Starch granules observed in sputum smears, and stained by the Papanicolaou method, are ovoid in shape, vary greatly in size, and have a thin cell wall. They may appear as translucent/refractive structures or with different colours. Under polarized light, a Maltese cross appearance is very characteristic.

Pulmonary paragonimiasis is a food-borne zoonotic disease caused by a trematode of the genus Paragonimus. About 48 species of Paragonimus have been described. Nevertheless, only 16 of these can infect humans, P. westermani being the most common. They can cause pulmonary and pleural inflammation following the ingestion of raw freshwater crabs or crayfish infected with metacercariae, the infective stage of the worm.[3] This infection is commonly observed in Asia, in several countries such as China, Japan, Korea, Taiwan, the Philippines, Indonesia, and India. It has been also reported in South America and Africa.

Although this lung infection is rare in developed countries, some cases have been reported after the consumption of raw crayfish from rivers.[4]

The principal manifestations of pulmonary paragonimiasis are persistent cough, fever, and haemoptysis. This infection may also be misinterpreted as lung cancer or pulmonary tuberculosis.[5],[6]

In the life cycle of this trematode, the eggs are not yet mature when laid, therefore no embryonic structures are observable inside. Unembryonated eggs may be expelled with the sputum or may be swallowed and eliminated through the faeces.

Therefore, we think that this finding should be taken into account during microscopic observation, as a correct diagnosis is important. It will prevent the patient from going through more aggressive procedures, such as a biopsy, unnecessary therapeutics, and complicated diagnostic analysis.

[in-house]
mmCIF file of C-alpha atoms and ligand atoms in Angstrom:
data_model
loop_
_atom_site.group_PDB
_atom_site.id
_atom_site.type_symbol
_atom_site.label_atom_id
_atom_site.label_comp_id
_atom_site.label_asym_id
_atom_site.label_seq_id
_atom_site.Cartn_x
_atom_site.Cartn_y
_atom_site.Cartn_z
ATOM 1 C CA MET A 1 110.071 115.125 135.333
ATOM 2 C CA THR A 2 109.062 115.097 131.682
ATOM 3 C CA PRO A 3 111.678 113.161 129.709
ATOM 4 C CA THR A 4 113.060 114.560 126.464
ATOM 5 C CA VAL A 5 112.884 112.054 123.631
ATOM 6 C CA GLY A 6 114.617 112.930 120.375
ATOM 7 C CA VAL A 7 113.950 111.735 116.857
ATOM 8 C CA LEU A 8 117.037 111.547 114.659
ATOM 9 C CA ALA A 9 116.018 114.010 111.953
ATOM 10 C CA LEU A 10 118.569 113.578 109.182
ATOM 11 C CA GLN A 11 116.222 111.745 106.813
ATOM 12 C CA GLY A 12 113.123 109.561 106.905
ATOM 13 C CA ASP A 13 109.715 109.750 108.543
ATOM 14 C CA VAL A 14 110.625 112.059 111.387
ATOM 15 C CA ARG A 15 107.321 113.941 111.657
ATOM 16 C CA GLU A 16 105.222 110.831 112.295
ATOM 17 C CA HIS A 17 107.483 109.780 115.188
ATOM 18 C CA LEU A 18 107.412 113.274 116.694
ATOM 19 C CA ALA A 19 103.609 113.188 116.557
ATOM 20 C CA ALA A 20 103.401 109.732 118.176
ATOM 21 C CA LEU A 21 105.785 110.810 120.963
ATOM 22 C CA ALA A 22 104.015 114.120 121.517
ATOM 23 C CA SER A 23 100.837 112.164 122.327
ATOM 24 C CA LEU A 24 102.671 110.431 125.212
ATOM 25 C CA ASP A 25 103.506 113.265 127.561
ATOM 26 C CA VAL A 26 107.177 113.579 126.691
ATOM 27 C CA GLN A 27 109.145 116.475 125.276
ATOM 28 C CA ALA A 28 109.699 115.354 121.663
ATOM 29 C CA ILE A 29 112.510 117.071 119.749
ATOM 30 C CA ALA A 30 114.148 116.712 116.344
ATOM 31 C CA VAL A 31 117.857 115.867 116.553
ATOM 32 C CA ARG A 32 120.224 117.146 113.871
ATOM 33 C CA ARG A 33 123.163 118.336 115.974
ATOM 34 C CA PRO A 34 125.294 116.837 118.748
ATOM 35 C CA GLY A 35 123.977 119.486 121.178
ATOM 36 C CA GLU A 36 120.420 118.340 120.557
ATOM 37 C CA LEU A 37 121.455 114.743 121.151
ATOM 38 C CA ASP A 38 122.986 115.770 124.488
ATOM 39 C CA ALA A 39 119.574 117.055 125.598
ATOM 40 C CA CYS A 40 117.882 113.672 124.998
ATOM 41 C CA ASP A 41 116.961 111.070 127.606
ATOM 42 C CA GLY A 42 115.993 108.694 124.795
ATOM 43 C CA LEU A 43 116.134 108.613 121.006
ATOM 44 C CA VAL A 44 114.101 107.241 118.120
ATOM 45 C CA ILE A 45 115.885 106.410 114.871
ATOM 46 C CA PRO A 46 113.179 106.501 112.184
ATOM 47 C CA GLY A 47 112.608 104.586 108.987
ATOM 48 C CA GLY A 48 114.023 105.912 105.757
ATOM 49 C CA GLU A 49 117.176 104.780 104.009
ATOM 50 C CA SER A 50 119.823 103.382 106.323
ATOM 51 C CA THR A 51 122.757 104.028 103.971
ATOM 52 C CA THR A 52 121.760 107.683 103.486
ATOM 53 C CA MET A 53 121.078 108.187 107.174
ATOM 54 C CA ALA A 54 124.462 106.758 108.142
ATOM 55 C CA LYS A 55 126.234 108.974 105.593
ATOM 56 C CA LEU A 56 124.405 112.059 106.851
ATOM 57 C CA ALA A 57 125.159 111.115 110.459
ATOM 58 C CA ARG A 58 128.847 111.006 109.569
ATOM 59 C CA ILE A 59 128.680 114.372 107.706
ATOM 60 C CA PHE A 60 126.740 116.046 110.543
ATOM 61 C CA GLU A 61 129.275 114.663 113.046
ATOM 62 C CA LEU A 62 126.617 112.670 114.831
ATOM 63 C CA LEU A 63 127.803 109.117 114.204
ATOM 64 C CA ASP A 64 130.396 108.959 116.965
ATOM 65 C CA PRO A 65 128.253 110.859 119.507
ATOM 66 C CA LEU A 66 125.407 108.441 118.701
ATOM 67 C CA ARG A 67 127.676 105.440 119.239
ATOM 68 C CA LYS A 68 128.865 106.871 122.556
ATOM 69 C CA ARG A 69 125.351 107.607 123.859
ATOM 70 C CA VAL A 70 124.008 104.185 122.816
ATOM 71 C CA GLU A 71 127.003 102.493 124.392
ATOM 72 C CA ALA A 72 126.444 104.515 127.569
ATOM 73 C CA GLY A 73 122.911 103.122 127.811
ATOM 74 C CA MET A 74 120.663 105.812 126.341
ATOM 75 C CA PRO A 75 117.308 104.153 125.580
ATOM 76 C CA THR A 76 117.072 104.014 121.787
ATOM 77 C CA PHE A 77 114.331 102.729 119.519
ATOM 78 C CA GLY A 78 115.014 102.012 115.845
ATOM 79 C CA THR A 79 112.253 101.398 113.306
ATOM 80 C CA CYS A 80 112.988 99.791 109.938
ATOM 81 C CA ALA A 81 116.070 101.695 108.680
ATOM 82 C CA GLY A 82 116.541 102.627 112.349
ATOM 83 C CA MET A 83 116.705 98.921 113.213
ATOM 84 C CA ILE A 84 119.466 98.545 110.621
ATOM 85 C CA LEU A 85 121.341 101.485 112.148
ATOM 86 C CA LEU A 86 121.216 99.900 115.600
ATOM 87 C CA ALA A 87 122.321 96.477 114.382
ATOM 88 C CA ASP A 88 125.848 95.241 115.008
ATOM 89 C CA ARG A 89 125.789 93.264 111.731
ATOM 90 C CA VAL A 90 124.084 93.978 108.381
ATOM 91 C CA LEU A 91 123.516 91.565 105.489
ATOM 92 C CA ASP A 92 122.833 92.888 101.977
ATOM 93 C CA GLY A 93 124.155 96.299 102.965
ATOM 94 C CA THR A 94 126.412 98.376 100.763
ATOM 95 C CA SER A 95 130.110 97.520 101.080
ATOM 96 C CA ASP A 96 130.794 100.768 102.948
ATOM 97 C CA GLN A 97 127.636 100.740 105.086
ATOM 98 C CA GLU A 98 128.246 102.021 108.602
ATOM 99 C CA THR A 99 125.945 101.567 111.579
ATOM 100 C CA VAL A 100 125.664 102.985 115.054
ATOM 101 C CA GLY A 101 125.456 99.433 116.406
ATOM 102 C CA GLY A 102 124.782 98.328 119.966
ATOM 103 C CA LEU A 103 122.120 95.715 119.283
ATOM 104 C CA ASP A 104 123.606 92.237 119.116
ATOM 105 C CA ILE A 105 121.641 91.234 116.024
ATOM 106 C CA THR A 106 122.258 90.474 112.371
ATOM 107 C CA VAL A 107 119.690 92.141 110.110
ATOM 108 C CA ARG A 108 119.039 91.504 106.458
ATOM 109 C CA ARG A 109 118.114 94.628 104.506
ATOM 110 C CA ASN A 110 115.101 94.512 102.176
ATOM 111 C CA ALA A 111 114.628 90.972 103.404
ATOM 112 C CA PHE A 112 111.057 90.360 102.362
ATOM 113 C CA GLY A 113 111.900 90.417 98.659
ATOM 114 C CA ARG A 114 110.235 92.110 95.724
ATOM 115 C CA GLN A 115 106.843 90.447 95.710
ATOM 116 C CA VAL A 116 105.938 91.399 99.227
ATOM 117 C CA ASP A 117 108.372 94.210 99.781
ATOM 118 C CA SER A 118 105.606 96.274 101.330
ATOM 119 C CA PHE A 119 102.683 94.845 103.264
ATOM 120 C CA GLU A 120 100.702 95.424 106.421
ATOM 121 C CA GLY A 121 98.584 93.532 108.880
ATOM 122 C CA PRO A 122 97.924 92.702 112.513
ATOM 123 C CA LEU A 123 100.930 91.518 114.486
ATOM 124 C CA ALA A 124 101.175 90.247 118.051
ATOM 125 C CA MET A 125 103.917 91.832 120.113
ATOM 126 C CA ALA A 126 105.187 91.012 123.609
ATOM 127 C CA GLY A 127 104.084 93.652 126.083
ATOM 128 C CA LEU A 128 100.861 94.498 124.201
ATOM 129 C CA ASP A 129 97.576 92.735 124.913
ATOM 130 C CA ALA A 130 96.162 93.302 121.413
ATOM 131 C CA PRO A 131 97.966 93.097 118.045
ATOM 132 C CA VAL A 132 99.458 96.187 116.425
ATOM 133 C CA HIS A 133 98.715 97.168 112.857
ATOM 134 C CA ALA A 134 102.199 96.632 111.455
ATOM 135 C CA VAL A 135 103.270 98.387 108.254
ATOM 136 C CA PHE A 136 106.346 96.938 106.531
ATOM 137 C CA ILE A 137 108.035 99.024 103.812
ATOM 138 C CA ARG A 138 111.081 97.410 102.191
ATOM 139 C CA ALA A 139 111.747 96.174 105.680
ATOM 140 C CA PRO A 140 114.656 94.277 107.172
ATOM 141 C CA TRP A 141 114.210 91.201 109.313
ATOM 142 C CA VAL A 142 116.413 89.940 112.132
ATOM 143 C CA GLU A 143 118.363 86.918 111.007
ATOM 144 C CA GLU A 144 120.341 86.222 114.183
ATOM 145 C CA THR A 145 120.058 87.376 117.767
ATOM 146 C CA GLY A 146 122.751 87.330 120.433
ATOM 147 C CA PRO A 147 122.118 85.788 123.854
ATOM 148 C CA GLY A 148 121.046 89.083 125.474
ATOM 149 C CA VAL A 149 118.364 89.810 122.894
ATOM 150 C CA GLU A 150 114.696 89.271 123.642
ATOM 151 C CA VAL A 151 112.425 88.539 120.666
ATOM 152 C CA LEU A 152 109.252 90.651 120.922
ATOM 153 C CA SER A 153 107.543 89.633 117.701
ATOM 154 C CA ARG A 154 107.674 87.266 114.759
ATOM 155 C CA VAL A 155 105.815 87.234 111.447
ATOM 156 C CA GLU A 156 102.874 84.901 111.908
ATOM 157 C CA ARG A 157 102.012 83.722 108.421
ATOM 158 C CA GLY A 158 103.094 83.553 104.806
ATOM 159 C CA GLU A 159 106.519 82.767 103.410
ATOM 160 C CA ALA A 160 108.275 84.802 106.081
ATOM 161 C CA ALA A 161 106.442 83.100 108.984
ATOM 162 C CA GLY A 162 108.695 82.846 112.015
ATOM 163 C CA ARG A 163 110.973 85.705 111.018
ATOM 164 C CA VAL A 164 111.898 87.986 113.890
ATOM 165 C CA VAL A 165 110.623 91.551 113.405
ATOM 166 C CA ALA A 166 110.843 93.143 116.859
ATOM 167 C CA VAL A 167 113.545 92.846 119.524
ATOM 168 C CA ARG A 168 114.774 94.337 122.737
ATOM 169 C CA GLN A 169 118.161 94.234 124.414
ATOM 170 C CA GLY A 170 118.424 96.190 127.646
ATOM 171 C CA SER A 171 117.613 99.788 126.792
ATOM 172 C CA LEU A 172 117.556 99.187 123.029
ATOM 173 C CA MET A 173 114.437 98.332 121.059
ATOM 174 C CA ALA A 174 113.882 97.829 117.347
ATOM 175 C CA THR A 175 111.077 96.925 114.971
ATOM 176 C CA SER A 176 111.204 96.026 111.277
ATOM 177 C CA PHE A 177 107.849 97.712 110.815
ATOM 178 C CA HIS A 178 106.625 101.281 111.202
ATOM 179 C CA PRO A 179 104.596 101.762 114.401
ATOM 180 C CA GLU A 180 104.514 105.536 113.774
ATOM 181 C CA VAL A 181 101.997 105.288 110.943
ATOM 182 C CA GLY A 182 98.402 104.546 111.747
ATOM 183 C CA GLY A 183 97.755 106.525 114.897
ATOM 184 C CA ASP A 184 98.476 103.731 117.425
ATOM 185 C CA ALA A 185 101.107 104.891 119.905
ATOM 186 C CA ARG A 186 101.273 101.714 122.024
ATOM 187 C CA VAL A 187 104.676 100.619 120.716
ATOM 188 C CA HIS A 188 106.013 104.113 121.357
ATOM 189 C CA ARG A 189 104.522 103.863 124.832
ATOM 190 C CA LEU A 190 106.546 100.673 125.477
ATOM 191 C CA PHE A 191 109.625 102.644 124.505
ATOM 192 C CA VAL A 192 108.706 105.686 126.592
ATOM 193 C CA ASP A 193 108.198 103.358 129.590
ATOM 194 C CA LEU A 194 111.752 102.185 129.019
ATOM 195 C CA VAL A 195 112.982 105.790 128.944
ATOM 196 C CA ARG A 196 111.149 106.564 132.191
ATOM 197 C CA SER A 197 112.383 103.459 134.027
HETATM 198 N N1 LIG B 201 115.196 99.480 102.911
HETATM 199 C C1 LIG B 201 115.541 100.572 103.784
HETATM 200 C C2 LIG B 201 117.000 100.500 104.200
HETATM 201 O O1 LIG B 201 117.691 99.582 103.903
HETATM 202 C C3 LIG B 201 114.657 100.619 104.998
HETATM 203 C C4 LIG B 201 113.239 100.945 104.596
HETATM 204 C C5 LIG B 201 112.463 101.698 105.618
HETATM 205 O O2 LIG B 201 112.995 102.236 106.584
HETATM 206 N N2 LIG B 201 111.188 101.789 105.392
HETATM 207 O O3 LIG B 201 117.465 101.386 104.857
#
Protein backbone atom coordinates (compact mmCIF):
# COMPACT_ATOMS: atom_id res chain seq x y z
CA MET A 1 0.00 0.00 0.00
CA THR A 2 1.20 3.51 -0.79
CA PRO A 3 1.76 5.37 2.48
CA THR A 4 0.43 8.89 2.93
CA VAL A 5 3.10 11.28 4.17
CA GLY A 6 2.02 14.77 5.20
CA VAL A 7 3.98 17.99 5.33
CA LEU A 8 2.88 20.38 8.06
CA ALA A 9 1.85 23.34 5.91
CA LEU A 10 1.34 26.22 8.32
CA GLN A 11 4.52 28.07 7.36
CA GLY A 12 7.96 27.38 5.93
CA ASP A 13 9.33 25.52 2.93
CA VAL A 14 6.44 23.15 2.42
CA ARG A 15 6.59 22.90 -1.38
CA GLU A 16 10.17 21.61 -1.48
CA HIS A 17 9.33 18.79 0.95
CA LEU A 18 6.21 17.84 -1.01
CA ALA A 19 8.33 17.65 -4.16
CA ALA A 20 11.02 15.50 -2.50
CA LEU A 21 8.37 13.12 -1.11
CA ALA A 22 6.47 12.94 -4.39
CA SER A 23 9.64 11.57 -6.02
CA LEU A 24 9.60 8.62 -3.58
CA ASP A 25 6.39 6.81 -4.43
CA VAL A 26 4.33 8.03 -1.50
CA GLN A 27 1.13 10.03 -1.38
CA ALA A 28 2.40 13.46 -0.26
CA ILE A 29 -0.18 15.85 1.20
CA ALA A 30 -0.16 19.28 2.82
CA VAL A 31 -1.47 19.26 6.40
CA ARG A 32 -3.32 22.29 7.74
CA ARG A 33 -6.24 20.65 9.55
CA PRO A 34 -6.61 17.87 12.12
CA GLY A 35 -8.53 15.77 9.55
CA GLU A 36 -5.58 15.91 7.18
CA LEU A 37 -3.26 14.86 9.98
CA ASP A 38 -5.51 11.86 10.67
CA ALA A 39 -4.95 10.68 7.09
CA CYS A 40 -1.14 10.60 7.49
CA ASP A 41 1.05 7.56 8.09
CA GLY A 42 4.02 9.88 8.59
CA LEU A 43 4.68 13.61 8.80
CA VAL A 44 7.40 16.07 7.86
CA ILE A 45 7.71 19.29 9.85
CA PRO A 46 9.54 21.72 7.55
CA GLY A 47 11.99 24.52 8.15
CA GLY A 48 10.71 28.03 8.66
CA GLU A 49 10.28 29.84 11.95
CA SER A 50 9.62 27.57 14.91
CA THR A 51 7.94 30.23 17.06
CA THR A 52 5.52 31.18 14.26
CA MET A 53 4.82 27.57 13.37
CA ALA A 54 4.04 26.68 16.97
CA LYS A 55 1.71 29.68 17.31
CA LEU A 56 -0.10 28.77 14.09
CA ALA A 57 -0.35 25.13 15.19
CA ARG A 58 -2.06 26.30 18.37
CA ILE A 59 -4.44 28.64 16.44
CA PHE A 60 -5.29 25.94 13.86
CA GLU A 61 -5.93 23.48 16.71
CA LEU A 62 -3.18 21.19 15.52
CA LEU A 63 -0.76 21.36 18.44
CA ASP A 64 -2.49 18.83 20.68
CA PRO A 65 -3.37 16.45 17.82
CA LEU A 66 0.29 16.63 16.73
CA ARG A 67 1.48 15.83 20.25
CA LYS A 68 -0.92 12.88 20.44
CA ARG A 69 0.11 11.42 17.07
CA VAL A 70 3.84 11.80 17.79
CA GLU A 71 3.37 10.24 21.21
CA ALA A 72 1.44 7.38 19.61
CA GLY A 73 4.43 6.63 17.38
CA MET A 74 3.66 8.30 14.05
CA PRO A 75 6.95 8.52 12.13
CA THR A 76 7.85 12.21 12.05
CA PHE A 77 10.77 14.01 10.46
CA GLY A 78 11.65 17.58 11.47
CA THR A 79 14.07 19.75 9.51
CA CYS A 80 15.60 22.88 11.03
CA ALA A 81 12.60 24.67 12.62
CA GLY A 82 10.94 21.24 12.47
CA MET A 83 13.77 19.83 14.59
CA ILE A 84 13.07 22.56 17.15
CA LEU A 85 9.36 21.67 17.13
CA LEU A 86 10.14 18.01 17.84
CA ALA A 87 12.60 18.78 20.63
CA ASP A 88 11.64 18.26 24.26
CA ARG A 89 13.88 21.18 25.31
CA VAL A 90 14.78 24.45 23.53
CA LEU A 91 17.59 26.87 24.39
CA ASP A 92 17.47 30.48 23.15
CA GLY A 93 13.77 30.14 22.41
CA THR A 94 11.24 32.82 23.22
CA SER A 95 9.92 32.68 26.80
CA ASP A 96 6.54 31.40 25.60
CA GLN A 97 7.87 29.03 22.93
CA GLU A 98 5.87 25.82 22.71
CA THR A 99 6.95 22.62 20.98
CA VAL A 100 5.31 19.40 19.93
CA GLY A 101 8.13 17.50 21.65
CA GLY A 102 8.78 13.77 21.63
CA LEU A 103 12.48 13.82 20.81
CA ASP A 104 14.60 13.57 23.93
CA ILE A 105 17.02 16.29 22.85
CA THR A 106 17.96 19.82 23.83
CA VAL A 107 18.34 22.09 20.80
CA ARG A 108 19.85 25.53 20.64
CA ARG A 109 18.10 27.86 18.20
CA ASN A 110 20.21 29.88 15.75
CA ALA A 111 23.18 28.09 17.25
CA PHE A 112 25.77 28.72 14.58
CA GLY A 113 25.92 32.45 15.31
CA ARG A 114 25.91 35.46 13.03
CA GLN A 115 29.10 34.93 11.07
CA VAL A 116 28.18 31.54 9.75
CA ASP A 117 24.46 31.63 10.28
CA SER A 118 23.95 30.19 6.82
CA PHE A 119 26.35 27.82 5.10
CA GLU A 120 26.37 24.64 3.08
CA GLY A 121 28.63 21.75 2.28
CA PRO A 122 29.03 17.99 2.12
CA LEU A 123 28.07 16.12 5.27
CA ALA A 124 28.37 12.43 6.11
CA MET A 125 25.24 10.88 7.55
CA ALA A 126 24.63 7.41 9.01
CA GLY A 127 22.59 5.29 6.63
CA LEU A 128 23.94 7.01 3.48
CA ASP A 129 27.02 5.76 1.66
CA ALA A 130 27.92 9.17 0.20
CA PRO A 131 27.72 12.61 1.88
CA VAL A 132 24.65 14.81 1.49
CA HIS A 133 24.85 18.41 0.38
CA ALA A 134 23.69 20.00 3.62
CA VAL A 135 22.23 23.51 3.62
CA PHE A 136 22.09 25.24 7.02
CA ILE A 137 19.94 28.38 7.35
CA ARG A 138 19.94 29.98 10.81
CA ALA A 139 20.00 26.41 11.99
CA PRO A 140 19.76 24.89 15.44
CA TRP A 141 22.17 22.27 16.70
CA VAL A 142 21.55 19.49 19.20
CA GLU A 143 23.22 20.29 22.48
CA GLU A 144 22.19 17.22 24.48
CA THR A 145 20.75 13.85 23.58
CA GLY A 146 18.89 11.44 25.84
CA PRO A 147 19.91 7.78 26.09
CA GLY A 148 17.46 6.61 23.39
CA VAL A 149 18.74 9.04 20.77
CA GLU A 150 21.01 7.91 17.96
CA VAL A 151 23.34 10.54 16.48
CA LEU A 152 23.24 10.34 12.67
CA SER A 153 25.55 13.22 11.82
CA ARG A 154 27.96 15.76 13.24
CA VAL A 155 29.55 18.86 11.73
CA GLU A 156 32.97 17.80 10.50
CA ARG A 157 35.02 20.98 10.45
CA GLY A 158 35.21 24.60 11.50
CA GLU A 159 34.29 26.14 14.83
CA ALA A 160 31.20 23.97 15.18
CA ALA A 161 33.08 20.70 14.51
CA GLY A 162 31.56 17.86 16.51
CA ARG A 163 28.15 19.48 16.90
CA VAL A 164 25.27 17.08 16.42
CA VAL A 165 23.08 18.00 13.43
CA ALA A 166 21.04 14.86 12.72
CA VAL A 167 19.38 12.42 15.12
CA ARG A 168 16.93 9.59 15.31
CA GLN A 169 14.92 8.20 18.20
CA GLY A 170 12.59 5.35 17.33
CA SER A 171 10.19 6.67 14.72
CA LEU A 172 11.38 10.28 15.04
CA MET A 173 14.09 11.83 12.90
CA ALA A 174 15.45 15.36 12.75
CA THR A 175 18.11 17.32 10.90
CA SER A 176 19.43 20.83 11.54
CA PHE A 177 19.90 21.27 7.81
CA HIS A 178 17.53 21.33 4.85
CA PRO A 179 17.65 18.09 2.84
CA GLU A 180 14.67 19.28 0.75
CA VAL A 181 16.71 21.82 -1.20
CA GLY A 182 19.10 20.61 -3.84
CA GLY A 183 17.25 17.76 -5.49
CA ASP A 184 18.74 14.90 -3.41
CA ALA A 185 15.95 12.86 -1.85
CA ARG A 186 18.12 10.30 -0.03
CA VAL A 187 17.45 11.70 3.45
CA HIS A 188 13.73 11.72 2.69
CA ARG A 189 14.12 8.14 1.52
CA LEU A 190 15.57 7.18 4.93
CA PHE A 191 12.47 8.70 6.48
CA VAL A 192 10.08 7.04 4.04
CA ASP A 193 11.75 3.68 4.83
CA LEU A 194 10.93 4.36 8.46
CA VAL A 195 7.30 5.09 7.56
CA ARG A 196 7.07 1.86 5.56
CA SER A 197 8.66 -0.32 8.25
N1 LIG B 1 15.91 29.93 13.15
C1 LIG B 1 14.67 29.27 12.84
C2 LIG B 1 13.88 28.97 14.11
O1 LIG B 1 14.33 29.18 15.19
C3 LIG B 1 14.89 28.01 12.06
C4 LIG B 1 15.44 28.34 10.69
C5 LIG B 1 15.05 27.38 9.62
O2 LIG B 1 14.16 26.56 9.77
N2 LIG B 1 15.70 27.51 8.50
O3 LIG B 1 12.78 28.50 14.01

Declaration of patient consent

The authors certify that they have obtained all appropriate patient consent forms. In the form the patient(s) has/have given his/her/their consent for his/her/their images and other clinical information to be reported in the journal. The patients understand that their names and initials will not be published and due efforts will be made to conceal their identity, but anonymity cannot be guaranteed.

Financial support and sponsorship

Nil.

Conflicts of interest

There are no conflicts of interest.



 
   References Top

1.
Pantanowitz L, Goulart RA, Martínez-Girón R. Mimics and Contaminants. In: Rosenthal DL, editor. Cytopahology of Infectious Diseases. New York: Springer; 2011. p. 351-77.  Back to cited text no. 1
    
2.
Jadhav KB, Gupta N, Ahmed MB. Maltese cross: Starch artefact in oral cytology, divulged through polarized microscopy. J Cytol 2010;27:40-1.  Back to cited text no. 2
[PUBMED]  [Full text]  
3.
Doanh PN, Horii Y, Nawa Y. Paragonimus and paragonimiasis in Vietnam: An update. Korean J Parasitol 2013;51:621-7.  Back to cited text no. 3
    
4.
Lane MA, Barsanti MC, Santos CA, Yeung M, Lubner SJ, Weil GJ. Human paragonimiasis in North America following ingestion of raw crayfish. Clin Infect Dis 2009;49:55-61.  Back to cited text no. 4
    
5.
Song JU, Um SW, Koh WJ, Suh GY, Chung MP, Kim H, et al. Pulmonary paragonimiasis mimicking lung cancer in a tertiary referral centre in Korea. Int J Tuberc Lung Dis 2011;15:674-9.  Back to cited text no. 5
    
6.
Ratsavong K, Quet F, Nzabintwali F, Diendéré J, Sebert J, Strobel M, et al. Usefulness and limits of Ziehl-Neelsen staining to detect paragonimiasis in highly endemic tuberculosis areas. Parasite Epidemiol Control2016;2:1-7.  Back to cited text no. 6
    

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Correspondence Address:
Dr. Rafael Martinez-Giron
Inclinica Foundation, Oviedo
Spain
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Source of Support: None, Conflict of Interest: None


DOI: 10.4103/JOC.JOC_33_19